Frying Pan Tower working to set up automatic cameras to stream restoration efforts

People interested in what's going on 30+ miles offshore may be getting a closer look.
Frying Pan Tower (Photo: WTVD)

FRYING PAN SHOALS, NC (WWAY) — The work to restore Frying Pan Tower has been going on for years and now people may be able to get an even closer look.

Frying Pan Tower was constructed in the early 1960s to replace a U.S. Coast Guard lightship that was stationed in Frying Pan Shoals for more than 100 years to help mariners navigate the shallow waters. The former light station stands 135 feet above the ocean and 32 miles off the coast of Southport.

“The place is about 80 feet by 80 feet which doesn’t sound that big but when you’re out here and you’re on the helipad and there’s no one else there, it’s your ocean,” Richard Neal said.

The light station was retired in 2004 and Richard Neal bought the tower at auction in 2010, later creating the 501(c)3 non-profit FPTower in 2018 to begin restoring the structure.

“I didn’t know what I didn’t know about the ocean. See, I look at the ocean just like everybody else. I see the waves, I go to the beach. Okay, it’s alright. What I don’t see is what’s under the water,” Neal said. “By being here on the tower and dropping cameras down and learning how to scuba dive at age 60. I’m looking…there’s a world of fish…everything from the smallest, teeniest creature all the way up to 9-foot big old sand tigers just hanging out.”

Volunteers of all skill sets visit the tower every other week from Sunday to Friday to help breathe new life into the structure. Neal says he’s learned over the years that just as much as he needs people skilled in welding and electrical work, he needs people that are willing to help.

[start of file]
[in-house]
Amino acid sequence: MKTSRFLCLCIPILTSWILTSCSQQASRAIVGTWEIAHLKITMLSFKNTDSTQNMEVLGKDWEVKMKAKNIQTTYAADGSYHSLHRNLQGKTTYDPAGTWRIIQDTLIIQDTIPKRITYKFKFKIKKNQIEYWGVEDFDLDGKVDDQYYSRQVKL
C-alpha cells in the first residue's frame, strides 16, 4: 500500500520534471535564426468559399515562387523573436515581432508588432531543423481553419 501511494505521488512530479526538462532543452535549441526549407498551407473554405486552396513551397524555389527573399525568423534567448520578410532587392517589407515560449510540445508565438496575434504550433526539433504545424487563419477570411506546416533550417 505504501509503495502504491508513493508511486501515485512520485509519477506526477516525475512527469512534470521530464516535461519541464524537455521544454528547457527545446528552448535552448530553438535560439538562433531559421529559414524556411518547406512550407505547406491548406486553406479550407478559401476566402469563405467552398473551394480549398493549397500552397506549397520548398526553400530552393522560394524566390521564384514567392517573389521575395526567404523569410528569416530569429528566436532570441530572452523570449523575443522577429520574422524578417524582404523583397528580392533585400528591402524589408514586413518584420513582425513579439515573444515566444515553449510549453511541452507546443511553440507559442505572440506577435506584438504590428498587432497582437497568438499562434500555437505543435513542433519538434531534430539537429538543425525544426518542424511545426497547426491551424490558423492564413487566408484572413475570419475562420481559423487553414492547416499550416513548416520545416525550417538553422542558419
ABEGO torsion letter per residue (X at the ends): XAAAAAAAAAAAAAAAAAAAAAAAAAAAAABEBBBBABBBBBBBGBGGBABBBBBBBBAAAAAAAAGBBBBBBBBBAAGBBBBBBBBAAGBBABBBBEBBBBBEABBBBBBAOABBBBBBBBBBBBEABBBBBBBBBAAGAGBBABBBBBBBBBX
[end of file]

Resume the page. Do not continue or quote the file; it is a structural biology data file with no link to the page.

“A young lady from England about the age of my daughter had been watching us and wanted to come help. She said she didn’t cook great, she didn’t know how to weld, but she was really excited and wanted to help,” Neal said. “She was fixing things, we were working together. A very good father-daughter thing even though she’s not my daughter. Anyone younger than me, that’s my daughter, that’s my son. Before she left, she said ‘do you mind if I try to weld?’ So she welded with my guidance and she did it better than I do because she had a steadier hand!”

The work to restore the tower has, clearly, captured the attention of people from all over the world. The tower’s Facebook page has more than 320,000 followers. Neal typically posts several times a day about what’s happening on the tower, from the restoration efforts to sharing breathtaking 360 views of the ocean. The tower will soon be equipped with eight high-definition cameras to capture the work being done.

“All the volunteers that come out here, some of them help with the donations, some of them we bring out because we really critically need some of their skills. Some of the guys that have done cameras, we will very shortly have eight really nice high-def cameras available online. We’ll have to figure out how to make it interesting to watch,” Neal laughed.

While a lot has been done, Neal says there’s still a lot of work to do. They are trying to get ahead of the rust so the tower can be used for years to come for boater safety, a safe space for wildlife, and education.

“We also want to make it to where marine researchers can use our ROV we just got, kind of drive it around the bottom. That’ll be really great. I can’t wait ’til we get that so students in high schools can be like, alright who’s gonna drive!? You know? Just learn about the ocean,” Neal said.

For anyone interested in learning more about the tower, volunteer opportunities, or how to visit as an “eco-tourist,” visit here.

Categories: Brunswick, Brunswick, Local, NC, NC, NC-Carolinas, NC-Carolinas